Living here for eighteen years and waiting anxiously with my camera for Tenby’s charms to be carpeted in snow, I can report: not often, not much !
Surrounded by the sea on two sides, both the air and the ground are warmed by the sea; if the air is cold enough, then usually the ground is not, so snow doesn’t settle.
BUT, when both are cold enough, roughly every seven years, then we collect one or one and a half inches of snow. So it’s due again now!!! And it has arrived!
On the afternoon of December 21st 2010 a large grey snow shower cloud slid slowly south between Carmarthen and Haverfordwest, carpeting Tenby with one and a half inches over three hours. Not much you think, but enough to cut Tenby off with 4 x 4s and everything else left abandoned on the hills out of the town! In the morning Tenby drivers phoning into work in Carmarthen or Haverfordwest apologising that Tenby was cut off were greeted with disbelief; the snow cloud had missed both towns.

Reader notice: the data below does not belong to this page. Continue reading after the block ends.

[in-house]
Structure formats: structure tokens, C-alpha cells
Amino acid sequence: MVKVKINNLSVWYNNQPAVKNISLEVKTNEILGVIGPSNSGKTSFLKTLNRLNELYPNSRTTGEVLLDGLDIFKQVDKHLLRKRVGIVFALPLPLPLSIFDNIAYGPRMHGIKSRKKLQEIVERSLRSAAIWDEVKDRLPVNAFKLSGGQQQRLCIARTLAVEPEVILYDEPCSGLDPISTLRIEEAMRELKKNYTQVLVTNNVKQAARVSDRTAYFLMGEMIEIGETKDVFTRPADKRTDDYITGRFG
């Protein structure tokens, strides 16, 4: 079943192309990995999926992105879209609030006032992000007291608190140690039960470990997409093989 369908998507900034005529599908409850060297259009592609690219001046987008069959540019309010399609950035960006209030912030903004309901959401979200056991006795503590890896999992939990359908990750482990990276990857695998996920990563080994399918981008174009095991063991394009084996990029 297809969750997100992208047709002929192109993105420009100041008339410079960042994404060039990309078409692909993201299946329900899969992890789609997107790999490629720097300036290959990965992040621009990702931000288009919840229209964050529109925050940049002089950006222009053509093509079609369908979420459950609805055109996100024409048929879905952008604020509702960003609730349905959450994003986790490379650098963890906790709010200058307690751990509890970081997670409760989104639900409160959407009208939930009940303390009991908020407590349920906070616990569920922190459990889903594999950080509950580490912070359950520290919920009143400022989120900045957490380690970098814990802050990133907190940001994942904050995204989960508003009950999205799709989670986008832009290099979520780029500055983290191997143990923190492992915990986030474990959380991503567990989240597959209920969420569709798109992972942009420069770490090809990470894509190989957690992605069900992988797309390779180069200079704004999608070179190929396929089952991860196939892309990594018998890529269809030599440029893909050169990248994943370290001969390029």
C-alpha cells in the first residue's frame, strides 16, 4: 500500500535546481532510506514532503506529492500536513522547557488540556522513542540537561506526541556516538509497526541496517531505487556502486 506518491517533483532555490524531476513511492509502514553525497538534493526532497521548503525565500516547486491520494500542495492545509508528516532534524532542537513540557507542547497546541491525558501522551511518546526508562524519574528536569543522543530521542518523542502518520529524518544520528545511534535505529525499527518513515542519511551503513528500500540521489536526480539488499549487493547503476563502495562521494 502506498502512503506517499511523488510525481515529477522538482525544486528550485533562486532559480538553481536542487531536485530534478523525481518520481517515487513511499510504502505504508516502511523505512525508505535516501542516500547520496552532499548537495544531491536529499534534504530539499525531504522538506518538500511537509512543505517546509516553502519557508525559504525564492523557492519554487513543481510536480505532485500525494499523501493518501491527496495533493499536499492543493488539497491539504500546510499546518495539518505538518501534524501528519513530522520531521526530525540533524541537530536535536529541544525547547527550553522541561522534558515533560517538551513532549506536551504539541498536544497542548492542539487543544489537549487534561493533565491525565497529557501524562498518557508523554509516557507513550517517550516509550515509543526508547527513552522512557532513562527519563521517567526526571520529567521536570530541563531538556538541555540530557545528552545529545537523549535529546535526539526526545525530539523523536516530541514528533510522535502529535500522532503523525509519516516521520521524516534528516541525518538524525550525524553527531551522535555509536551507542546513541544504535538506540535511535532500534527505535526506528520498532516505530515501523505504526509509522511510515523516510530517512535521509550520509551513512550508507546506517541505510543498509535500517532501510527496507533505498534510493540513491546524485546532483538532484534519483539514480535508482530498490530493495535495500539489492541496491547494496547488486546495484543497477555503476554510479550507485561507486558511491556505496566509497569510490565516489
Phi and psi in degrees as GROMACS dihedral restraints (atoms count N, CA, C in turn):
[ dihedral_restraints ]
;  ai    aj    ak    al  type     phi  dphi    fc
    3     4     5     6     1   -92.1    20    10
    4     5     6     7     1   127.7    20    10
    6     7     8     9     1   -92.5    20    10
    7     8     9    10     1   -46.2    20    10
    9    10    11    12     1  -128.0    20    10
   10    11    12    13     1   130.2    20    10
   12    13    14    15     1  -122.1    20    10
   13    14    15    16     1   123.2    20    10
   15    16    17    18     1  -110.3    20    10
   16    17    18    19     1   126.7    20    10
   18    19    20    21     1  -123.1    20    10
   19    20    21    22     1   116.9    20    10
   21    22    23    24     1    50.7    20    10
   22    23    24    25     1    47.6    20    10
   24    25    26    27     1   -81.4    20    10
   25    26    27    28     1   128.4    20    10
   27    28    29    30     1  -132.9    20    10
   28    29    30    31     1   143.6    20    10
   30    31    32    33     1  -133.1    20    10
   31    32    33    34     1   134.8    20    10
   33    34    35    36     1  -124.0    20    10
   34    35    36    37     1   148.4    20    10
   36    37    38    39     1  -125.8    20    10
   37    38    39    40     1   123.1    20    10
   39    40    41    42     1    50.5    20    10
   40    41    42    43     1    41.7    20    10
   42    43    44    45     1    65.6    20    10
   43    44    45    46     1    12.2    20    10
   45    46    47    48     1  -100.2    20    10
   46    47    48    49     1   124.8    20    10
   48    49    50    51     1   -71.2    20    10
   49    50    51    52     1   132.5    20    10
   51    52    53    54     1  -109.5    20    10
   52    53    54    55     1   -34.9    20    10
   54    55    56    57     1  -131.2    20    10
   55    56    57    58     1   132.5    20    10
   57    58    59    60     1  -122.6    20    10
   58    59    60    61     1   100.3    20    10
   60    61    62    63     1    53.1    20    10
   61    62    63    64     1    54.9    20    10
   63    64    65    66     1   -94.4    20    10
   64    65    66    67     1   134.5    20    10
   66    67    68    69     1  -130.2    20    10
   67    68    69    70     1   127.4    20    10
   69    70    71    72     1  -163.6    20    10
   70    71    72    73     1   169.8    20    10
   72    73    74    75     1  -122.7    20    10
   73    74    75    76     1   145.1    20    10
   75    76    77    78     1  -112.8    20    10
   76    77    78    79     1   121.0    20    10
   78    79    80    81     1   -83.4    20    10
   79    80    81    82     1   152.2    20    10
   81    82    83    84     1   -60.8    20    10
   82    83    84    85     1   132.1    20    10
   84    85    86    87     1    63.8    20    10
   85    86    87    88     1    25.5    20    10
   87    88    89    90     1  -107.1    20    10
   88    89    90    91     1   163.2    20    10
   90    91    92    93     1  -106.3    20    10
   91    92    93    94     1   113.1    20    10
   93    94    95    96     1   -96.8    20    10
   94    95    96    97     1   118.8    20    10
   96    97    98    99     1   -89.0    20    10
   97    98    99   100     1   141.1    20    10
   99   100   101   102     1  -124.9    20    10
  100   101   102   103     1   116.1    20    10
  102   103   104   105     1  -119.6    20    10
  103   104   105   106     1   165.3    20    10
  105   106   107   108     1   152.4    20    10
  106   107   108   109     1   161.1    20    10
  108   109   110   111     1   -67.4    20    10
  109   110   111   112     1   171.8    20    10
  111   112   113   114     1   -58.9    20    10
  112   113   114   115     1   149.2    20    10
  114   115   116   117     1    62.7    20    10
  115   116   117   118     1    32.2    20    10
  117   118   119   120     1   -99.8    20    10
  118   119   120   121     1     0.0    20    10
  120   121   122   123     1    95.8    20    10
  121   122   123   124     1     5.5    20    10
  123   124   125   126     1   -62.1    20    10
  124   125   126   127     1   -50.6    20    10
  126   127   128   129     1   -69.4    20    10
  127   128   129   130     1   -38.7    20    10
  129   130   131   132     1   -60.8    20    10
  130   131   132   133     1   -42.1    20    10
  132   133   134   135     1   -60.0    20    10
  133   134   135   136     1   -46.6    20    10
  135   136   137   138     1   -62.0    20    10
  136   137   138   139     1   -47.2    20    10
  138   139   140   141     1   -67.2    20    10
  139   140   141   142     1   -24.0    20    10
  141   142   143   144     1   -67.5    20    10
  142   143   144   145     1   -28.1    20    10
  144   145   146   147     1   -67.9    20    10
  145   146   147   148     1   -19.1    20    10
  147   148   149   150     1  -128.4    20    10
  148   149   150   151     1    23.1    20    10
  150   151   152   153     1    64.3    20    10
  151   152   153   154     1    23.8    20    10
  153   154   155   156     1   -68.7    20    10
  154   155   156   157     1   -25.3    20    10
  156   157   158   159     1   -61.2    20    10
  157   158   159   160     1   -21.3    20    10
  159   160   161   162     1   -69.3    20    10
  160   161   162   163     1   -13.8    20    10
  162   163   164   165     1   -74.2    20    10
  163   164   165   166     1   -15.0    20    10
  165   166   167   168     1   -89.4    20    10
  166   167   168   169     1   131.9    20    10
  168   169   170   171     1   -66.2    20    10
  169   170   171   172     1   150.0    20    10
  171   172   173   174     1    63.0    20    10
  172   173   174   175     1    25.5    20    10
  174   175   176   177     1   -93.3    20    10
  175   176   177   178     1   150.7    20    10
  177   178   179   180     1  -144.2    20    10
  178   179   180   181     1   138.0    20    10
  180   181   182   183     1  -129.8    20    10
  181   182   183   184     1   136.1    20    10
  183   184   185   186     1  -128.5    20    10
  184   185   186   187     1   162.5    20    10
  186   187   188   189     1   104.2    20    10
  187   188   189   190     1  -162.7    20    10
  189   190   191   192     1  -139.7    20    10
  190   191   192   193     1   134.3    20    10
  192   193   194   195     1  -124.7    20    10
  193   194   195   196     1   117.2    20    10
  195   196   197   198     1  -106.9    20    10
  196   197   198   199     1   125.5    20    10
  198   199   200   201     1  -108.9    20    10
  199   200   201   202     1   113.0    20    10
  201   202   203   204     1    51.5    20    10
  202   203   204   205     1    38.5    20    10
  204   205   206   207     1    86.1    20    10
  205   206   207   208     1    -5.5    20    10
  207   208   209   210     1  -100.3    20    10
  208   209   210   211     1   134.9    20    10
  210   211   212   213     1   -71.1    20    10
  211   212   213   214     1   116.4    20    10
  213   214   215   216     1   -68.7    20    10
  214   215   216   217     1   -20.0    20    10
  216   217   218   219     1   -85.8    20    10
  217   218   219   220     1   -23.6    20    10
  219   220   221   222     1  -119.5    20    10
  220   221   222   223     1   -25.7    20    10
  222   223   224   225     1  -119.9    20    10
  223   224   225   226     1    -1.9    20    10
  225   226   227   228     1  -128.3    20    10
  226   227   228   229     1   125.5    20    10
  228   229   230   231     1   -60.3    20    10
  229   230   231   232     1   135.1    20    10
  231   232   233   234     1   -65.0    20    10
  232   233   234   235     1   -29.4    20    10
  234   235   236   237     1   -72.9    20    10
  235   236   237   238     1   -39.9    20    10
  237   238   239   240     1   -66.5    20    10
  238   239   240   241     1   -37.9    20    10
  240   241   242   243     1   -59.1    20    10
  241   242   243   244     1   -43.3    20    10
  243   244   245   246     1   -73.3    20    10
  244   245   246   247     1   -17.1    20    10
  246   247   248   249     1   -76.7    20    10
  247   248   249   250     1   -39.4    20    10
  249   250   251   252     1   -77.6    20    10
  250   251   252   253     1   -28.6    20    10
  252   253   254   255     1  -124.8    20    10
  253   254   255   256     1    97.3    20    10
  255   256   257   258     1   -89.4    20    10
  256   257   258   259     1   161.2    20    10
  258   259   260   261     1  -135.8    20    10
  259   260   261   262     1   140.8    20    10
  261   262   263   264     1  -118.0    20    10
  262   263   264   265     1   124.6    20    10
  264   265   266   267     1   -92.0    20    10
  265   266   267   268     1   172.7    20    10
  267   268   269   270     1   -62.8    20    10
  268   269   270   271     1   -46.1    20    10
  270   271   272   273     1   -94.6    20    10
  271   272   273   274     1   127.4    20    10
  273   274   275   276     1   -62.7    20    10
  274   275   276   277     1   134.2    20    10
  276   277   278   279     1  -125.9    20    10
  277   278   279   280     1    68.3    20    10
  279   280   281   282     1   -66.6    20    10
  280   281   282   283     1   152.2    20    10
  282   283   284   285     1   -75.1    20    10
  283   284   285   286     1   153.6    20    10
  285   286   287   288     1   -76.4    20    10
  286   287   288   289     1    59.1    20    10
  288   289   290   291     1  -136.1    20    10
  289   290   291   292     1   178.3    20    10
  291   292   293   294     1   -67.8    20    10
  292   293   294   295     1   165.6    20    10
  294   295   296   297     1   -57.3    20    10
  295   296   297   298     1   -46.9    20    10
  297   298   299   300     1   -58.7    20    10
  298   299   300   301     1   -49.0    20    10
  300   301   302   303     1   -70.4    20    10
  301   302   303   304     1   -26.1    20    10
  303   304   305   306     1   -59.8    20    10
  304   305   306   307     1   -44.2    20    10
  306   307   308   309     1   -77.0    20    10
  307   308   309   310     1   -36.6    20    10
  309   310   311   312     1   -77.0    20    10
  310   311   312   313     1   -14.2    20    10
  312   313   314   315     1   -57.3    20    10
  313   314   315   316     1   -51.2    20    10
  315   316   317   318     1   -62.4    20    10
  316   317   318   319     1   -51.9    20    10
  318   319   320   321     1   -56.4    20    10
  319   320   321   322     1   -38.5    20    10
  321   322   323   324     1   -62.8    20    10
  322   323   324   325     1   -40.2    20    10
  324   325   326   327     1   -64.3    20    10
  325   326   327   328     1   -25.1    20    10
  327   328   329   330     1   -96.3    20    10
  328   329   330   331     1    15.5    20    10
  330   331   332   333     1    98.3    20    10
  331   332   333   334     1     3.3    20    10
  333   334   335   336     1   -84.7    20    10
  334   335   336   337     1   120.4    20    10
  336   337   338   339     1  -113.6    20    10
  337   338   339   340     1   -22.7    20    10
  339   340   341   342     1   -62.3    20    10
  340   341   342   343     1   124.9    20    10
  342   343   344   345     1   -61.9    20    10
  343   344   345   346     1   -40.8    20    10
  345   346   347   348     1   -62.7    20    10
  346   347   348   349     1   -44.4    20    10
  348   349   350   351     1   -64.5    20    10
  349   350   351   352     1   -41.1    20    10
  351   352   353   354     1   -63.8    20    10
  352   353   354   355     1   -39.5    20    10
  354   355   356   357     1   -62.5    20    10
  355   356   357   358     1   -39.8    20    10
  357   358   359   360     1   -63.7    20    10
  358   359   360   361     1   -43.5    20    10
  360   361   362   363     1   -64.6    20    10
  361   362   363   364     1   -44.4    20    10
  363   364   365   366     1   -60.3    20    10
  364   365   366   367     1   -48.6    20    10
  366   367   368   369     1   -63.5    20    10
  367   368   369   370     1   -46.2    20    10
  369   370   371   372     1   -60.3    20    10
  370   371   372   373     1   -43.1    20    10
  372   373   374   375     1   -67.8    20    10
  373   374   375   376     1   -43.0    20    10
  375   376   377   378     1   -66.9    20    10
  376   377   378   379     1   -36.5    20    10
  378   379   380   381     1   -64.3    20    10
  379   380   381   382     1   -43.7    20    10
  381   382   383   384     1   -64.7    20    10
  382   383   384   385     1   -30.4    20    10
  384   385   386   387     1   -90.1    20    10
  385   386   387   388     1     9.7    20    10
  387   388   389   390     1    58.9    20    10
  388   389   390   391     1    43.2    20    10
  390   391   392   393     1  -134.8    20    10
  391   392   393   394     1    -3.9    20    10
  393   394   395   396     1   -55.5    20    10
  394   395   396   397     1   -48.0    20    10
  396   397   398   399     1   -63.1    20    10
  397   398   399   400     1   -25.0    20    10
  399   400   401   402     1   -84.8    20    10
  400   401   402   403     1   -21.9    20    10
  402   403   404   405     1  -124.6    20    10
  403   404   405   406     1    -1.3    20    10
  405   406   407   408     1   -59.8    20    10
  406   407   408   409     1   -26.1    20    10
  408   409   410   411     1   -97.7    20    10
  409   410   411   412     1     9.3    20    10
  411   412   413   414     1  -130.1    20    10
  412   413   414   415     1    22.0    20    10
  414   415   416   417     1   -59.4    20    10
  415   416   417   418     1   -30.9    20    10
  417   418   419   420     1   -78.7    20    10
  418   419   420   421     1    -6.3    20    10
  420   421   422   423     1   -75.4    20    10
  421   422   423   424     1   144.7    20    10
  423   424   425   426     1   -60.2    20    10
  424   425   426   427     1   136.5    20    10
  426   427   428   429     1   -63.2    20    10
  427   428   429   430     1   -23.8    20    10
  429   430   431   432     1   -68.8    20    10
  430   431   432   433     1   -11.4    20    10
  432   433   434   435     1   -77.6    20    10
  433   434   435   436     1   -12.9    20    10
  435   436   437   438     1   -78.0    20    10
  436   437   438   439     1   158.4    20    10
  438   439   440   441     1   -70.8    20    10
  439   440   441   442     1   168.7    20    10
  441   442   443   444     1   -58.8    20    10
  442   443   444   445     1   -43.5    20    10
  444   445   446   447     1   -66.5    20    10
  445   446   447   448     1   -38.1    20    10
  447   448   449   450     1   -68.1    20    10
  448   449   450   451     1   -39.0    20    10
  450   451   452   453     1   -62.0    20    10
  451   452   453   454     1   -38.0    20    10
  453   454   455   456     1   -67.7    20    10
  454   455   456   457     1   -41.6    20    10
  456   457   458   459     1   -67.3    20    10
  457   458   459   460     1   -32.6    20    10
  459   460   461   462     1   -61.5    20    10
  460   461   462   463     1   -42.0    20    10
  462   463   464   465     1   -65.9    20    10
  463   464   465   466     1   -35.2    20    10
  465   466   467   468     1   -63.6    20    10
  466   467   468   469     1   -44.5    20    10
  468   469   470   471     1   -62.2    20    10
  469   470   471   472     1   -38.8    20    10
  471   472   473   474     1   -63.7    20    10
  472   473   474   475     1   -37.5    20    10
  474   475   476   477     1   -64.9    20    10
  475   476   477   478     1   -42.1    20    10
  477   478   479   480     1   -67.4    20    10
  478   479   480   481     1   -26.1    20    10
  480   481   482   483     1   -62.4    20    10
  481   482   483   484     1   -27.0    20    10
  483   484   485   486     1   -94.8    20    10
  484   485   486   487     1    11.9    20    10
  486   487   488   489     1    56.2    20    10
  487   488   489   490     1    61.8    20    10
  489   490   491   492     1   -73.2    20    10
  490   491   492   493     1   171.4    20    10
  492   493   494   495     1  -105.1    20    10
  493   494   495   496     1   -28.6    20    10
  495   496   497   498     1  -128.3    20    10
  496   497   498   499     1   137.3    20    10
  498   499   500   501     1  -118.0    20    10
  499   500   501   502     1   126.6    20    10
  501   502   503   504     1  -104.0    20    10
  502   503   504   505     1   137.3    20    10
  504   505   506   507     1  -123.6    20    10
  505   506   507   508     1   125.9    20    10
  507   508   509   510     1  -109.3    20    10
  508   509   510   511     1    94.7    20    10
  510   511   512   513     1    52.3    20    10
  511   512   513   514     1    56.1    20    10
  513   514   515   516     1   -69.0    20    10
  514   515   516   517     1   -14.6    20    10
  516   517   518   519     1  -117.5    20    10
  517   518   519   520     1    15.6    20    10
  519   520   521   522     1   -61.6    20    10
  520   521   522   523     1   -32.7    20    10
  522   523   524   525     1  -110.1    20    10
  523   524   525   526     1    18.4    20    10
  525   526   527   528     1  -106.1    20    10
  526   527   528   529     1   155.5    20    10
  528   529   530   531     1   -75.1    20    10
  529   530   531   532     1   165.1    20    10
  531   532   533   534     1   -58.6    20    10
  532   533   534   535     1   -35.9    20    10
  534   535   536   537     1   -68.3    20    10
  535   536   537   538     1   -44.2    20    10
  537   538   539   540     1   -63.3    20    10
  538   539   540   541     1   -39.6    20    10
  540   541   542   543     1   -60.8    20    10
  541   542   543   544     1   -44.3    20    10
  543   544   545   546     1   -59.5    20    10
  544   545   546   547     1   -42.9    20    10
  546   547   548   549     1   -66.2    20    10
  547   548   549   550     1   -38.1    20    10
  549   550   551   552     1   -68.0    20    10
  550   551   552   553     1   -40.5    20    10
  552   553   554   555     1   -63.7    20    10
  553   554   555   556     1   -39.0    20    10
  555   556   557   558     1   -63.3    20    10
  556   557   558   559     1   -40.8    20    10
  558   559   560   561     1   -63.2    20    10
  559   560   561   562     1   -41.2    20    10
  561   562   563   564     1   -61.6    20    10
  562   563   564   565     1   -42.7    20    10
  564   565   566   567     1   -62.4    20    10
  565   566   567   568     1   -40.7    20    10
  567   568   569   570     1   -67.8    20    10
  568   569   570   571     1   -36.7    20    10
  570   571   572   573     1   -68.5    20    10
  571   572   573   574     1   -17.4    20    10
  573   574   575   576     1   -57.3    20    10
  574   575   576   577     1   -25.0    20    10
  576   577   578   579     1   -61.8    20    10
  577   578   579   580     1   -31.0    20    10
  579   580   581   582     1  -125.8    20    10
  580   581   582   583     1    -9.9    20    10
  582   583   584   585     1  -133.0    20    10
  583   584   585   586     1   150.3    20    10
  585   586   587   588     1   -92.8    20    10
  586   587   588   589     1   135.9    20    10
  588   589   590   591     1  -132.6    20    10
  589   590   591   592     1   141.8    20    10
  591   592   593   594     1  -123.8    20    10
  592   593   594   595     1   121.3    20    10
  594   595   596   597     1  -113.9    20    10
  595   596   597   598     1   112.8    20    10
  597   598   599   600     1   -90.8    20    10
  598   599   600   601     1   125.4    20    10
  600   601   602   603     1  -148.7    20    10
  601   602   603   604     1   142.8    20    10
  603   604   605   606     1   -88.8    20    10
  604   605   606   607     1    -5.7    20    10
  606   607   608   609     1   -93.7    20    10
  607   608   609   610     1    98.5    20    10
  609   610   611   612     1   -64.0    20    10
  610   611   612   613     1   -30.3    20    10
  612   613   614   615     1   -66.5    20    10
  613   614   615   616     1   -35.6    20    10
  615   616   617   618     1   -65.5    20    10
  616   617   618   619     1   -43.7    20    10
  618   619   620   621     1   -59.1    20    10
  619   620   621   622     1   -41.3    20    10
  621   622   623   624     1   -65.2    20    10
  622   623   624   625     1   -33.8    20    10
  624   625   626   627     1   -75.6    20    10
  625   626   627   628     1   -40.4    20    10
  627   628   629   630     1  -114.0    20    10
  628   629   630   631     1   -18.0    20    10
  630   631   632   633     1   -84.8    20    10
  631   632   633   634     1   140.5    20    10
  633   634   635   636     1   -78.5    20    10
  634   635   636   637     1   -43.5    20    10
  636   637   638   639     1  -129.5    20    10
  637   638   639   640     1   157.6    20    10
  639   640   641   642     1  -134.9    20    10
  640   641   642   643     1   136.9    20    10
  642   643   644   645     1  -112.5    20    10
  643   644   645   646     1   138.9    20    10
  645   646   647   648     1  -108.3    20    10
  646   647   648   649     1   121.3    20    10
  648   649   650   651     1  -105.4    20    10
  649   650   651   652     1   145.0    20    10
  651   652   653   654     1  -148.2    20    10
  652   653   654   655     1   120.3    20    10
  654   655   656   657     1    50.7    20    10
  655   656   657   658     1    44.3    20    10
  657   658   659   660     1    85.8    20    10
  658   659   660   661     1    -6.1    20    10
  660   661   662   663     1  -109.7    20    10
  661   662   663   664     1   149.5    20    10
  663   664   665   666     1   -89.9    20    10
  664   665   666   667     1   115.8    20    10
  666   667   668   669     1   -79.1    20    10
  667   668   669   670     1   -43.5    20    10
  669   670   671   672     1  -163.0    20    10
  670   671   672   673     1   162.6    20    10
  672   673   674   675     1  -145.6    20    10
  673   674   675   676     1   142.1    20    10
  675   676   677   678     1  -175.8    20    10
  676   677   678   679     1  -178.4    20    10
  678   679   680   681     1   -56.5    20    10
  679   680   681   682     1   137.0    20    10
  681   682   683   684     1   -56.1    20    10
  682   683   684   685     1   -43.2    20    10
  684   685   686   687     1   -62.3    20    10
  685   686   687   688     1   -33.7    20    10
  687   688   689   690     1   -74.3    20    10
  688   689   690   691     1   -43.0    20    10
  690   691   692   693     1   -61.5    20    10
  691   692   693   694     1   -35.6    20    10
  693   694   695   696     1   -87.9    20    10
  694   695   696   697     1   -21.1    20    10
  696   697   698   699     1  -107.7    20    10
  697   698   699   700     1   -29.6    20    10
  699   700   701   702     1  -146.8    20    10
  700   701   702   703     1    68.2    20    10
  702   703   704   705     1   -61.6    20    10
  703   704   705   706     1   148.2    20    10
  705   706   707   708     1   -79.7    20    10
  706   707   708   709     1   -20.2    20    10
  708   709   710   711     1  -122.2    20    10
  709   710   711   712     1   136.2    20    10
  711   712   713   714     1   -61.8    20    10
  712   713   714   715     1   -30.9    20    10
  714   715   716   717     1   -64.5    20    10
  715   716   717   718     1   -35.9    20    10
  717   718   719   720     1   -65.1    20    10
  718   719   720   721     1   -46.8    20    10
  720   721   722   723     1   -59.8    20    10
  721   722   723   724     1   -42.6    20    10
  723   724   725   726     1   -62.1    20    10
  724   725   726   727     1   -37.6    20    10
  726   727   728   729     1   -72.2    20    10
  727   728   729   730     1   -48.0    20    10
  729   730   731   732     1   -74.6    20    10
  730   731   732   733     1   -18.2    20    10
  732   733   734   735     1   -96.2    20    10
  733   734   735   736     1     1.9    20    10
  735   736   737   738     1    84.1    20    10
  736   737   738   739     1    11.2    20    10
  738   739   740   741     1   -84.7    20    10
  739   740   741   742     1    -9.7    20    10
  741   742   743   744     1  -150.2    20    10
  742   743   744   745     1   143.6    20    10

But on the evening of the 21st, equipped with boots, multi-layered clothing and my new Sony DSLR, I rushed round under the cloud capturing whatever the camera could record in the dim light, wiping flakes off the front filter before every shot. Dim? It sure was !
Here’s dim in the harbour. So dim that the snowflakes are grey and almost invisible.
But up on Castle Hill, by Albert’s flood lights, I could capture the flakes as the wind rushed them down and by.
Fortunately when the snow stopped the cloud became much thinner and the light improved so I got back to Bridge Street, took a sequence of seven photos which with the computer I later stitched into a panorama. The orange street lights gave the snow a pink tinge, to contrast with the blue of the dusk sky, on the snow. The result was the most popular photo I have taken; Tenby coated in the still, unsullied beauty of snow. Something rarely seen, even by locals, but much remembered. (Part of the image is shown here)
It grew too dark, so I returned in the morning to find the sun and the temperate setting by the sea was wiping the snow away, though the snow did still sparkle on Castle Hill.